Are we an “awe-deprived” society? Does such deprivation come at the cost of altruism? Psychologists studying awe voice their concern and describe their research in a recent article in the New York Times. Awe is defined as “that often-positive feeling of being in the presence of something vast that transcends our understanding of the world.” Awe spontaneously arises from collective rituals, celebrations, music, dance, natural beauty and religious worship. Acts of heroism and altruism also can move us to awe—even to the point of goose-bumps. Unfortunately, it’s disappearing from a culture that suffers from individualistic self-centeredness and reductive materialism.
In research using questionnaires, 1,500 subjects were asked to describe their experiences of awe. Next, the researchers set out to experimentally induce emotions of awe. They took subjects outside on the Berkeley campus to have them gaze for a short time at the spectacular 200 ft. high grove of Tasmanian blue gum eucalyptus trees. (Control subjects faced a nearby science building.) Further experiments involved watching five-minute videos of “sublime scenes of nature,” or writing reflections on their experiences of awe. (Control subjects were induced to feel emotions of humor or pride.)
The resulting findings gave evidence that emotional experiences of awe, wonder and beauty increased altruistic sharing behavior. In the questionnaire, those reporting more experiences of awe described a greater sense of altruism and were willing to give away the lottery tickets they had been awarded. More awe, more sharing. The individuals gazing at the famously beautiful tall trees were more willing to help another person after a staged “accident,” more so than those observing the building façade. Other groups of subjects who focused on their awe experiences also demonstrated more cooperation, sharing and sacrificial behaviors. If emotions of awe increase altruism and sharing, it is probable that evolutionary processes have selected these emotional responses as an aid to group survival.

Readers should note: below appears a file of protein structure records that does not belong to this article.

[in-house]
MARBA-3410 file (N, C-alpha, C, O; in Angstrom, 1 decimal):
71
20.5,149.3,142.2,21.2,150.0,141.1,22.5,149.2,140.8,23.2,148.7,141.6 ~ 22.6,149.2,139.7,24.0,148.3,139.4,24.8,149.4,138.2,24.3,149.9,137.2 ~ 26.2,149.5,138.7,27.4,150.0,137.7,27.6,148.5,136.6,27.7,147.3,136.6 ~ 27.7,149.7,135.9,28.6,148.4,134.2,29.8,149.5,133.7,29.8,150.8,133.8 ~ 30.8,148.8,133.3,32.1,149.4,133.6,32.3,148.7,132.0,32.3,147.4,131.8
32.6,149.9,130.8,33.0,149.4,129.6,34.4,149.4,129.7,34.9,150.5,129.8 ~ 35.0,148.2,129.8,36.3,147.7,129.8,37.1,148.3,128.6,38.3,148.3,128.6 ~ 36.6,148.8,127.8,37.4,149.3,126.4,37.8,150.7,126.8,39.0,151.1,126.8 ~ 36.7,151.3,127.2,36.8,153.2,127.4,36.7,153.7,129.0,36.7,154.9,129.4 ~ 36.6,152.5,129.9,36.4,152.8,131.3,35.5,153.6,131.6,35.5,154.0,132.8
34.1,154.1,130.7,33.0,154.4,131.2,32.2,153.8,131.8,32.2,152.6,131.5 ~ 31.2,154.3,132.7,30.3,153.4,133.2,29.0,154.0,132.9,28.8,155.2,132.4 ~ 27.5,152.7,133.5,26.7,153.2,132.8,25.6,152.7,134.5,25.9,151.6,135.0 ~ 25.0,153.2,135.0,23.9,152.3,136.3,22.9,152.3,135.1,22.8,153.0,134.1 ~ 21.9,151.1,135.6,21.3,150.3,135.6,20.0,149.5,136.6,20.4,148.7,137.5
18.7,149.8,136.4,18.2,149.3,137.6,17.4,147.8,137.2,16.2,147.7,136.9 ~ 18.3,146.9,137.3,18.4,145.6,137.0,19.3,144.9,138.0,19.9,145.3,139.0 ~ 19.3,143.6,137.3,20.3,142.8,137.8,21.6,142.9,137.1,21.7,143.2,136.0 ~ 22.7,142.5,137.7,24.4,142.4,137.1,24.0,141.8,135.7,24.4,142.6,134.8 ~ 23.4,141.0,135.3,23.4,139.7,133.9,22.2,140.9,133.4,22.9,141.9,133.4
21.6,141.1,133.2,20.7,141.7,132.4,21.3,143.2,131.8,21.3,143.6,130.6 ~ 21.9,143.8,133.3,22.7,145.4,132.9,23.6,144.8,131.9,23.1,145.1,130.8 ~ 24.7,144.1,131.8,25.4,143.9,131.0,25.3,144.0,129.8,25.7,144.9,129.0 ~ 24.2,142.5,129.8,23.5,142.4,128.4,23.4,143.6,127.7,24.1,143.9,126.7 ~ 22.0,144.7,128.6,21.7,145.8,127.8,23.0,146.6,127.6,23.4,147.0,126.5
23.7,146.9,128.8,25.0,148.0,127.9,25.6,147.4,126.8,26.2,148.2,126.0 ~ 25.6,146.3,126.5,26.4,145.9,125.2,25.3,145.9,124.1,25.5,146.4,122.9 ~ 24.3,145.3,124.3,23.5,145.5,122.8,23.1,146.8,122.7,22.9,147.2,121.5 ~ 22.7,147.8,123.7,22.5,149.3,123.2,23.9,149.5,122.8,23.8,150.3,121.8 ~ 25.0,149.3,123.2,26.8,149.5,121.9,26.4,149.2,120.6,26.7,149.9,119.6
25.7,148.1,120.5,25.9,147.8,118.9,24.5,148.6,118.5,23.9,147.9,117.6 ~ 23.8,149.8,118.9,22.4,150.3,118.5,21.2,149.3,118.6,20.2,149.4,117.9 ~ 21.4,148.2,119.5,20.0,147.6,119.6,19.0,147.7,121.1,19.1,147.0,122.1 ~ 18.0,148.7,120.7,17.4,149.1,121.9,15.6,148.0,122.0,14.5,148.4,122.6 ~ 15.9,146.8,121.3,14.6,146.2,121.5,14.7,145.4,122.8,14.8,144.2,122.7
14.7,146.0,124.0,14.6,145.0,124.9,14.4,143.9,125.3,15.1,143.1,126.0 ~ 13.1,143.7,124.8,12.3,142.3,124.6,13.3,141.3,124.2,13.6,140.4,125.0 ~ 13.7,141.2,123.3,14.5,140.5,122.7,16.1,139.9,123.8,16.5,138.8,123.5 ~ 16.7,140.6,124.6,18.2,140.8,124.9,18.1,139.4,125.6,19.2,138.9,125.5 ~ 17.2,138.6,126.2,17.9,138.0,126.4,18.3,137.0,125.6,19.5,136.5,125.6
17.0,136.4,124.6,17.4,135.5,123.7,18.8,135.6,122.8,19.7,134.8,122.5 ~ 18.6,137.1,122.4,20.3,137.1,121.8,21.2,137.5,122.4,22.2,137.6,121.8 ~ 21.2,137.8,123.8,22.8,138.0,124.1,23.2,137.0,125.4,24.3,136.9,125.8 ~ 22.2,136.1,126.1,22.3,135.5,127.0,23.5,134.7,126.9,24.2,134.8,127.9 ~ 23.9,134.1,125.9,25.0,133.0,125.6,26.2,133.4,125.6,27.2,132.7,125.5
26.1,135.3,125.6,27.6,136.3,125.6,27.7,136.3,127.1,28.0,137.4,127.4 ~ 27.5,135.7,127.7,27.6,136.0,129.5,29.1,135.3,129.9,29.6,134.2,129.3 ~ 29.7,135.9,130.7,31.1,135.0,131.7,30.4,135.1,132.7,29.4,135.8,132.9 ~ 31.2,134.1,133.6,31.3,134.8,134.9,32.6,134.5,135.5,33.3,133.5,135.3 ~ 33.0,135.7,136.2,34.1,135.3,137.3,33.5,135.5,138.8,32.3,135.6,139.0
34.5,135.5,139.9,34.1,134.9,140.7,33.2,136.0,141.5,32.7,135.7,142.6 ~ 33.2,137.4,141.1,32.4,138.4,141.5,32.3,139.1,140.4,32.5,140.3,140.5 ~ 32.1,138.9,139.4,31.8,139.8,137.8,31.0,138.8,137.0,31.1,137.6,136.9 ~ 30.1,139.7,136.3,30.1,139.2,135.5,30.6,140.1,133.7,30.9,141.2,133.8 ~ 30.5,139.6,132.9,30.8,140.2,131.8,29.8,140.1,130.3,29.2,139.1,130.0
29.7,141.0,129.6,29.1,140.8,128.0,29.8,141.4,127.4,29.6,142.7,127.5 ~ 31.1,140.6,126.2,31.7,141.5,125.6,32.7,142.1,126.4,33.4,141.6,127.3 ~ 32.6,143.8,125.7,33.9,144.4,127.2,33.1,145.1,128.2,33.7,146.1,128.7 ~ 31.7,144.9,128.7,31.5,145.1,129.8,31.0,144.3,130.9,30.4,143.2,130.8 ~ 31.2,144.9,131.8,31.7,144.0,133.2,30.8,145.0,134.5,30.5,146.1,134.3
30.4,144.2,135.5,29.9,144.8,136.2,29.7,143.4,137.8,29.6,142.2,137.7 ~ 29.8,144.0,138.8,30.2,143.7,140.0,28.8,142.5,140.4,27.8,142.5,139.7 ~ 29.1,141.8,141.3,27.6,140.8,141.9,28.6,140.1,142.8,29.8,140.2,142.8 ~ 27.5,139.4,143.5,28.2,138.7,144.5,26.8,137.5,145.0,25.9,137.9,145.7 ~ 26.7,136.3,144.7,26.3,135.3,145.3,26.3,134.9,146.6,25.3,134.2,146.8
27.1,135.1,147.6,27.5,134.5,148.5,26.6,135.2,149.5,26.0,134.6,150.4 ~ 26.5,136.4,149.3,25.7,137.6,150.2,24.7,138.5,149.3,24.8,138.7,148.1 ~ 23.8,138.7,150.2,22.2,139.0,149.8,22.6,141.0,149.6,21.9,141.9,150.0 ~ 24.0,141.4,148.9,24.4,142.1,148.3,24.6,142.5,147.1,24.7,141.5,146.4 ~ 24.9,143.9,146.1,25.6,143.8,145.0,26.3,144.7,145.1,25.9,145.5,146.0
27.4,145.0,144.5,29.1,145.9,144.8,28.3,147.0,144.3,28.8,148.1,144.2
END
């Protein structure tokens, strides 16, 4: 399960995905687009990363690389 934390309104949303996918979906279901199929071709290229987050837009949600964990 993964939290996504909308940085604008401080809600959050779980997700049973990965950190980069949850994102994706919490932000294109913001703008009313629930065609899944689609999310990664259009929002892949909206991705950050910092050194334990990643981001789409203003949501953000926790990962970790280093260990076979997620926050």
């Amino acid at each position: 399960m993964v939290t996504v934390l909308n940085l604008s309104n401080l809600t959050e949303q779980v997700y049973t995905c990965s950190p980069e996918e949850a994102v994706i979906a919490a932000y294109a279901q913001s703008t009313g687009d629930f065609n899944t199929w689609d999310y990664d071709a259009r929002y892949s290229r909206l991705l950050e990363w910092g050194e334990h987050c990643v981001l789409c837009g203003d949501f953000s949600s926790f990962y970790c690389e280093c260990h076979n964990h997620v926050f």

The psychologists hypothesize that awe changes behavior because the felt emotion changes one’s sense of self. One is conscious of being part of something larger than the individual self. The self feels its membership in the collective and becomes smaller and more humble. Sharing behaviors toward others in the community will follow. Without such feelings and emotions altruism and communal feeling withers and individual self-interest dominates consciousness. “Awe-deprived” societies can suffer moral damage. (And can there be an “awe deprived” church believers might ask?)
As a psychologist I have questions about this research methodology, but as a Christian believer I welcome social scientific efforts to explore transcendent and positive feelings. I have found in my own religious life that feelings of awe, wonder and beauty do give birth to concrete unselfish acts. When your heart burns within you, a readiness to love, give and serve surges forth. Augustine’s cry stays with me: “O Beauty ever ancient, ever new, late have I loved you.” And now I can begin to affirm and better understand Dostoyevsky’s enigmatic words found in The Idiot. There the holy Prince Myshkin proclaims the prophetic truth, “The world will be saved by beauty.” If so, current cultural despisers of religious awe as morally irrelevant will have to think again.